State of emergency Editorial
Stabroek News
October 22, 2002

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Few who have had to endure the ordeal of daily life in Demerara over the past eight months would deny that the country is in a state of crisis more dangerous than at any other time since Independence.

Measured by any yardstick - armed robberies; arson; car-jackings; drive-by shootings; kidnappings; murders; and other gun-related crimes - this is the worst of times. Apart from the daily toll of death and destruction, the commercial community's successful shutdown of Georgetown's central business district, the frantic appeals and pleas of civic groups, social partners, corporate associations such as AOAG, CAGI, GHRA and THAG, and religious organisations for peace, express the state of fear in the wider society.

In this grim scenario, the announcement by the Cabinet Secretary that the proclamation of a state of emergency would not enhance the work of the Police and Defence Forces seemed quite startling. "You would not believe that a miracle would occur because a state of emergency had been declared. A state of emergency, at the bottom line, calls for enforcement," Dr Luncheon is reported to have said.

Getting deeper into the subject, the Cabinet Secretary went on to suggest that, at a time like this when laws against larceny, murder, shooting and killing could be disobeyed with impunity, "no one should believe that a state of emergency would be obeyed".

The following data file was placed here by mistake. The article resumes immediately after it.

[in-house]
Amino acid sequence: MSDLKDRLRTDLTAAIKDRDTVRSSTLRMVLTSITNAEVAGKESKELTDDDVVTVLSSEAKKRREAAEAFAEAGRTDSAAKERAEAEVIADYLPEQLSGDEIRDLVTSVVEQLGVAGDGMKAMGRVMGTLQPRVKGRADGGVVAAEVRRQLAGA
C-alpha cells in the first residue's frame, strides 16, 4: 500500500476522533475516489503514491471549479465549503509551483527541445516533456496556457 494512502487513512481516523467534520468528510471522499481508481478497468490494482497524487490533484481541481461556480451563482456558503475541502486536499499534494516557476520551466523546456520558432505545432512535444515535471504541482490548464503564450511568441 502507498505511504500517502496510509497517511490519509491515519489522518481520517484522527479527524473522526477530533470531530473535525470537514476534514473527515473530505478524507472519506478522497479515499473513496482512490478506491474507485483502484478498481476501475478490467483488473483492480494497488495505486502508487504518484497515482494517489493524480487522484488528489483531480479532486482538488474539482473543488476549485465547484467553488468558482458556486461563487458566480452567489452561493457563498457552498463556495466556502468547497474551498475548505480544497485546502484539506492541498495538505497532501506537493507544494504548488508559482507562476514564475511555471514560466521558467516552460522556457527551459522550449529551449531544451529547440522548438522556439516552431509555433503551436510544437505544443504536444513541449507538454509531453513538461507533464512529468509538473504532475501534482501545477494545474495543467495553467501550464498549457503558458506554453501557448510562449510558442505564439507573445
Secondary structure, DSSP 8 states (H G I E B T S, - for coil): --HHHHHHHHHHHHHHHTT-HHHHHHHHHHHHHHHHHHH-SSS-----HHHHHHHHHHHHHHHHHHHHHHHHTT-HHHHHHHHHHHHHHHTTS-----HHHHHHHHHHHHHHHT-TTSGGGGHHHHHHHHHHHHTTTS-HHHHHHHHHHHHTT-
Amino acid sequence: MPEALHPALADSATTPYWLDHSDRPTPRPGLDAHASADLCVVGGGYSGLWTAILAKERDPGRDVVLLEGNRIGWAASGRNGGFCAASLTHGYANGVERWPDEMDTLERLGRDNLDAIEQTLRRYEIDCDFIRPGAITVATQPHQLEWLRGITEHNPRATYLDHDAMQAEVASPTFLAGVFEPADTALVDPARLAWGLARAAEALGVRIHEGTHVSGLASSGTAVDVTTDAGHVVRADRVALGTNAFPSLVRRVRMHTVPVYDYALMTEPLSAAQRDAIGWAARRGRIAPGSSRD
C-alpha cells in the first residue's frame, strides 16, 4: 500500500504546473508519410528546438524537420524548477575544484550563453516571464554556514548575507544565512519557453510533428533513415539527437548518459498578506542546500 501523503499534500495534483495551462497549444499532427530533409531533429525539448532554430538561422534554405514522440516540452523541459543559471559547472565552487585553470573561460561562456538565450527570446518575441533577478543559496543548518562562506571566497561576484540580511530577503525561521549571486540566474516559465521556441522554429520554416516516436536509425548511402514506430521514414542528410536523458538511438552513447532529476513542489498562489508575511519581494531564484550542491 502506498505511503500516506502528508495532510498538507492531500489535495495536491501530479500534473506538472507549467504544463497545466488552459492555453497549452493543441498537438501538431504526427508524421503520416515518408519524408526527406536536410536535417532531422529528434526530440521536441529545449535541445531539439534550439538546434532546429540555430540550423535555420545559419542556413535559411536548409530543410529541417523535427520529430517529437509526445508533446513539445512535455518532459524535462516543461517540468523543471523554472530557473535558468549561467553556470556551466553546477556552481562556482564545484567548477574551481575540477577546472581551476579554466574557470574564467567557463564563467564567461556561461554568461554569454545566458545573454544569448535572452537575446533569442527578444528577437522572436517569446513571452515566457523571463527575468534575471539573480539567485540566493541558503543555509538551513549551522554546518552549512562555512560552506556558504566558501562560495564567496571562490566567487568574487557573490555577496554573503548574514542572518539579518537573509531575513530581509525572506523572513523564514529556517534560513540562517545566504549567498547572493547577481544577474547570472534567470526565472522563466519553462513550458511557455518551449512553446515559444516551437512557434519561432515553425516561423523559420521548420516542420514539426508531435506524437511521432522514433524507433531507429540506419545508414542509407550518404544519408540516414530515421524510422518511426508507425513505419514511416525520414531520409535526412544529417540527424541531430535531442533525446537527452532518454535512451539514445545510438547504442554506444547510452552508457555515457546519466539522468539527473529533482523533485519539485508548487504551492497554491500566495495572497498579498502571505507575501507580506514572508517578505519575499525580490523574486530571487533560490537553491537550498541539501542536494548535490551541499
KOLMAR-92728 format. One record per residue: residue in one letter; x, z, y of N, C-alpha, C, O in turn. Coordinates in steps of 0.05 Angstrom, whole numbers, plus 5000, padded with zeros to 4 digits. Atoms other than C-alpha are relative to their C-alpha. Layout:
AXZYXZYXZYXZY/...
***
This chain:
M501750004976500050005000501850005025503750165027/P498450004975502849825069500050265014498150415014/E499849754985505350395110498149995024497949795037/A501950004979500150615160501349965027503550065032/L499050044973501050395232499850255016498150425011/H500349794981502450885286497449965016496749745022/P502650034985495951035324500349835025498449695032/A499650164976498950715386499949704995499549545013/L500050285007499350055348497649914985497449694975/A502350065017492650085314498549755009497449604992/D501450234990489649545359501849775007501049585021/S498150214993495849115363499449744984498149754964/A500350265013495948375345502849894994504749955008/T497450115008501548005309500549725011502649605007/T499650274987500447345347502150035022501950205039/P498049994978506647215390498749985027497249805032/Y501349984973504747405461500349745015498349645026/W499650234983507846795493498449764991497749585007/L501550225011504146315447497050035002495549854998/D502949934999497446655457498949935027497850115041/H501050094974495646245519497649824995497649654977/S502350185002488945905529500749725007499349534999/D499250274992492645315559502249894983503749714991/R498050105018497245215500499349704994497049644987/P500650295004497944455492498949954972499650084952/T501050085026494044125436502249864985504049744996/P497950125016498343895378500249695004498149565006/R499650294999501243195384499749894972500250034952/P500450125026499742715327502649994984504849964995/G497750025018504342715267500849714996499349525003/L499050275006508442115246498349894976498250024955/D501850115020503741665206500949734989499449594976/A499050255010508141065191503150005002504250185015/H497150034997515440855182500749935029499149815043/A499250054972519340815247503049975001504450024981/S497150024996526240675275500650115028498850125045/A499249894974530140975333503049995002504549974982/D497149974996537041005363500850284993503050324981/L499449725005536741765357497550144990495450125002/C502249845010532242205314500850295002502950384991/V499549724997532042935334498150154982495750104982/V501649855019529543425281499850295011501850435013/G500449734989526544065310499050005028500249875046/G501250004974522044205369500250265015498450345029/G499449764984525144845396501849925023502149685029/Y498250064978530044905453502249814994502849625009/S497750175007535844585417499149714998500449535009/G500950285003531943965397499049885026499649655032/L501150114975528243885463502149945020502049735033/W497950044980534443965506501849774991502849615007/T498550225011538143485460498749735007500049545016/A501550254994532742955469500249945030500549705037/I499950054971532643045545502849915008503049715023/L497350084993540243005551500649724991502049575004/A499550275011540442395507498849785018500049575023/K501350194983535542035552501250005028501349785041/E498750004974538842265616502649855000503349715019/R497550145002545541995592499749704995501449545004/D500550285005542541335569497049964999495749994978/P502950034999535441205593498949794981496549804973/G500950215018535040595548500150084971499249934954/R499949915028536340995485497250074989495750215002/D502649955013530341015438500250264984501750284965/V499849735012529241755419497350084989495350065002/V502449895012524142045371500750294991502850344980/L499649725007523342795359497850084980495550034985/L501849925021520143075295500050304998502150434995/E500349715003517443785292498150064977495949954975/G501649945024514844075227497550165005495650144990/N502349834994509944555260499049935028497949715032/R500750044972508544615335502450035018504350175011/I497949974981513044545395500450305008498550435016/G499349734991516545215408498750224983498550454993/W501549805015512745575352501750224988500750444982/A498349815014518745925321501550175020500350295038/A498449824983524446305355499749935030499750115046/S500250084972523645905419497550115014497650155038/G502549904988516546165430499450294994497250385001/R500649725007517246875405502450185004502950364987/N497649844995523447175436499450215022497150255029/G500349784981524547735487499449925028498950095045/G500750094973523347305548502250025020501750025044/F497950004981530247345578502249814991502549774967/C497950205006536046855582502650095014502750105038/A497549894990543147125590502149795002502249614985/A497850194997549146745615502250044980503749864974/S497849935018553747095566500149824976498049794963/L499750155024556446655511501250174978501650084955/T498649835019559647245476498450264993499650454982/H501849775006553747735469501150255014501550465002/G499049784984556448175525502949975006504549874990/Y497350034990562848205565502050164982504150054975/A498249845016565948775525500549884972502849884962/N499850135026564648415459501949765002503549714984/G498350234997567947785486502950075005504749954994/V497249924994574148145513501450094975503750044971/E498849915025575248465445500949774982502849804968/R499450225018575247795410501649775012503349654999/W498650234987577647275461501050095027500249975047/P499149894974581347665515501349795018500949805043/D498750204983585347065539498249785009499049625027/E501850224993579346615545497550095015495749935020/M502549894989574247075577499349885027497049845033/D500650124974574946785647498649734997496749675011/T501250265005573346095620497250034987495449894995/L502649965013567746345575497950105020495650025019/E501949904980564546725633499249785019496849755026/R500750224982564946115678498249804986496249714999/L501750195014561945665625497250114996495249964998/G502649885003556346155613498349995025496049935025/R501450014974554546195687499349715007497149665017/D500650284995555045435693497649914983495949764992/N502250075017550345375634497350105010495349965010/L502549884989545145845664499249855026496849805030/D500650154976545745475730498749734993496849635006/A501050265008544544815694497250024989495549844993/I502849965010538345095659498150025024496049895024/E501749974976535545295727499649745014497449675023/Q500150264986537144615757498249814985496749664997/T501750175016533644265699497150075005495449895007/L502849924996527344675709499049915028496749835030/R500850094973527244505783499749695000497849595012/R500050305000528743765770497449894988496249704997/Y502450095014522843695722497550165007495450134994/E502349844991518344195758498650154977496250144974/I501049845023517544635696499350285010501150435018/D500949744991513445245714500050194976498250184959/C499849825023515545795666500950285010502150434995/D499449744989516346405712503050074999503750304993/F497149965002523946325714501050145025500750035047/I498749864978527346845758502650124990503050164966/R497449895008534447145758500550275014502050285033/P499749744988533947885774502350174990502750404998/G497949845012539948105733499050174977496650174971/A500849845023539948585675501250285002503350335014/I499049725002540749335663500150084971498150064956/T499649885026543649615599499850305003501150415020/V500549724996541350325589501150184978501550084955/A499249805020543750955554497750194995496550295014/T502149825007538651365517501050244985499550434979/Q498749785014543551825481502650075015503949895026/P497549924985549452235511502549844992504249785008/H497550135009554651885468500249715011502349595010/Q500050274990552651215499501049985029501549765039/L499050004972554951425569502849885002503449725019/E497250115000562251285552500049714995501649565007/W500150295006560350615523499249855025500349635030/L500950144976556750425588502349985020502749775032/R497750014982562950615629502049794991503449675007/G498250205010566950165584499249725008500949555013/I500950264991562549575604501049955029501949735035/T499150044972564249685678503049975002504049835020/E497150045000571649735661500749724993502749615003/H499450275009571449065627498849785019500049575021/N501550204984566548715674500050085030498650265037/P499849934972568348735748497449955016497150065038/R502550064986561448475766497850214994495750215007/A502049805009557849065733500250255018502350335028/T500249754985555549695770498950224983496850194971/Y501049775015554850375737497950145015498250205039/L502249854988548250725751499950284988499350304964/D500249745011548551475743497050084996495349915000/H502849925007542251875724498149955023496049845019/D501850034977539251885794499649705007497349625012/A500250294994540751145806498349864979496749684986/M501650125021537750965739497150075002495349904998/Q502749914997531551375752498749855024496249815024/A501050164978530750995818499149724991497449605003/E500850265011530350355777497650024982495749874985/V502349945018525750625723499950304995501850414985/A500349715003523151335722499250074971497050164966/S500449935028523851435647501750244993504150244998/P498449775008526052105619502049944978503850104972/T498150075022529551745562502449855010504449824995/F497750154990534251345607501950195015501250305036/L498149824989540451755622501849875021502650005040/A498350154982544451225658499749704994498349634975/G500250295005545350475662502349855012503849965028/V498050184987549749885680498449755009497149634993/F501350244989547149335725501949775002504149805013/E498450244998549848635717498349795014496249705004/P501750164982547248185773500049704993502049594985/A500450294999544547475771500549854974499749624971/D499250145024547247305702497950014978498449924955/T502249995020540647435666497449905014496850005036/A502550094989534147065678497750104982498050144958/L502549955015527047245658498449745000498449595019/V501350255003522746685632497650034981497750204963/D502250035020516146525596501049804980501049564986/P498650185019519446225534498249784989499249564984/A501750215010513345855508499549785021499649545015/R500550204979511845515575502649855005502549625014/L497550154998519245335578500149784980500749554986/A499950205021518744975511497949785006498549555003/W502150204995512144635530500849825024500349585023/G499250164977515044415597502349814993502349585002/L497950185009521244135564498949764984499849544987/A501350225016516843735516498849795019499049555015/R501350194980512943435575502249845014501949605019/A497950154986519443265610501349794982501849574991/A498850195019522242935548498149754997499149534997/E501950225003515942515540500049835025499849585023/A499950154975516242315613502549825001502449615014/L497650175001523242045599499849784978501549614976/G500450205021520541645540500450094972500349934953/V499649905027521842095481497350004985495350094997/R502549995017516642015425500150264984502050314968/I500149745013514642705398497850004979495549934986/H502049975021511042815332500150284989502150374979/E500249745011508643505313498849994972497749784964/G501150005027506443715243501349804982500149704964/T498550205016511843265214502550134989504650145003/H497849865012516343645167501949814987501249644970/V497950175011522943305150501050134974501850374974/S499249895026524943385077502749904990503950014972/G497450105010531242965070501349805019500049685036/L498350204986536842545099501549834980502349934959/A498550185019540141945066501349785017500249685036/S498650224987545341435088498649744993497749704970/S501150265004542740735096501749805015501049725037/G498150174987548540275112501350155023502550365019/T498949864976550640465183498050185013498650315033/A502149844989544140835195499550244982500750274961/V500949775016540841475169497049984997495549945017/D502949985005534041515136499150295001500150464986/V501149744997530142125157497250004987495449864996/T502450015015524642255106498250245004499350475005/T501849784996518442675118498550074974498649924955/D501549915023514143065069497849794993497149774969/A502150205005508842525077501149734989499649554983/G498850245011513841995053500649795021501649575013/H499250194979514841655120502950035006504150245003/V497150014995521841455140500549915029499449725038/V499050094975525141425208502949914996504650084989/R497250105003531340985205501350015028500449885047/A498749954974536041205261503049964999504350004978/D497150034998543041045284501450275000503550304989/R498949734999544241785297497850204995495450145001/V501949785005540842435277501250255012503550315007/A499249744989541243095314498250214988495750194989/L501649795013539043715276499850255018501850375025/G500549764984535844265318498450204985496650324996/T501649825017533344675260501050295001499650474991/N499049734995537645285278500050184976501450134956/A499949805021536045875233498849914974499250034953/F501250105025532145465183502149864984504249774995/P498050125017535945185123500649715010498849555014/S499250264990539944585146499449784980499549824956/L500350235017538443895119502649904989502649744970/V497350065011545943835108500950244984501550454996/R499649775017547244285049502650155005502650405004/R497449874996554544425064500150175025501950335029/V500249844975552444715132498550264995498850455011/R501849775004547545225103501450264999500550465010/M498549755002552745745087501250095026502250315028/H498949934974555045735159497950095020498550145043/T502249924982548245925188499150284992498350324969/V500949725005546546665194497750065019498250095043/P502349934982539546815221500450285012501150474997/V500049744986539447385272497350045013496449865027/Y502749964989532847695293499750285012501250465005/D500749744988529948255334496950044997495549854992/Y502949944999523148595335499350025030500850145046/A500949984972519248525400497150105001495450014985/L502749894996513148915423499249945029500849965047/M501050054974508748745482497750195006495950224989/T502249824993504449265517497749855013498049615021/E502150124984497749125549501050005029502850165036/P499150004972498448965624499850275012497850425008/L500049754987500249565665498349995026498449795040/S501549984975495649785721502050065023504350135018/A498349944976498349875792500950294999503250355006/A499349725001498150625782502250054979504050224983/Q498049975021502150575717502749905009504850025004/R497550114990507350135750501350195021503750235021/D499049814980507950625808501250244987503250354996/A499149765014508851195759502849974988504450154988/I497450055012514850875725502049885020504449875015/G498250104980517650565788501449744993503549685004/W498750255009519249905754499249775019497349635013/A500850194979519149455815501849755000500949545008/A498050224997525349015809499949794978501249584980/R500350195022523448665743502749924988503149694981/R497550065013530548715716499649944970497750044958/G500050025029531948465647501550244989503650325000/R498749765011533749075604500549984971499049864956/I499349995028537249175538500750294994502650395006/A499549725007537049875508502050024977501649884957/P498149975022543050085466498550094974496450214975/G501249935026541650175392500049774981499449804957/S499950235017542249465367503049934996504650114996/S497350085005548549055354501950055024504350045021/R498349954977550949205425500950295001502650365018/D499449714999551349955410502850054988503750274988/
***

Yet, a few weeks earlier, the Administration seemed to place much faith in the efficacy of a legislative package prescribing tougher conditions under the Racial Hostility Act, the Criminal Law Offences (Amendment) Act, the Prevention of Crimes (Amendment) Act and the Evidence Act, which was rushed through the National Assembly without the provision of any new law-enforcement resources to ensure compliance.

Why is it felt that tougher penalties would ensure that these laws would be obeyed but emergency regulations would not?

The Constitution provides for a state of emergency to be proclaimed under certain conditions, such as when Guyana is at war or when democratic institutions are threatened by subversion. At such times, extraordinary powers are needed, for limited periods, to deal with any situation which threatens the security of the State.

The powers most likely to be strenghtened by emergency regulations are the arrest and detection of suspects; censorship and control of the media; control of harbours, ports, transportation and trade; authorising searches of persons and premises; and the appropriation or taking control of property.

These are extreme examples of actions which the State may need to take to restore a condition of normalcy in a part or the whole of the country. The advantage of these special regulations is that they strengthen the hands of soldiers and policemen and weaken the normal safeguards of suspects, shady characters and criminals, thereby making it easier to detect, and more difficult to commit, crimes.

Clearly, the current crisis warrants some sort of extraordinary action by the State to curtail the criminal mayhem. The normal operations of the police and defence forces have not been able to guarantee the safety of its citizens and the security of the country.

If a state of emergency is not the answer to the question of internal security, what is ?

Citizens are desperate for 'a miracle to occur' to provide peace and safety as, it seems, the security forces have already done their utmost, to little effect.

The Cabinet's decision not to move forward to declare a state of emergency seems to be an admission that the criminals hold the upper hand and that the security forces cannot bring the situation under control.

The people, it appears, have no choice but to await patiently the outcome of the contest between the criminals and the security forces in what has become an increasingly lawless and dangerous country.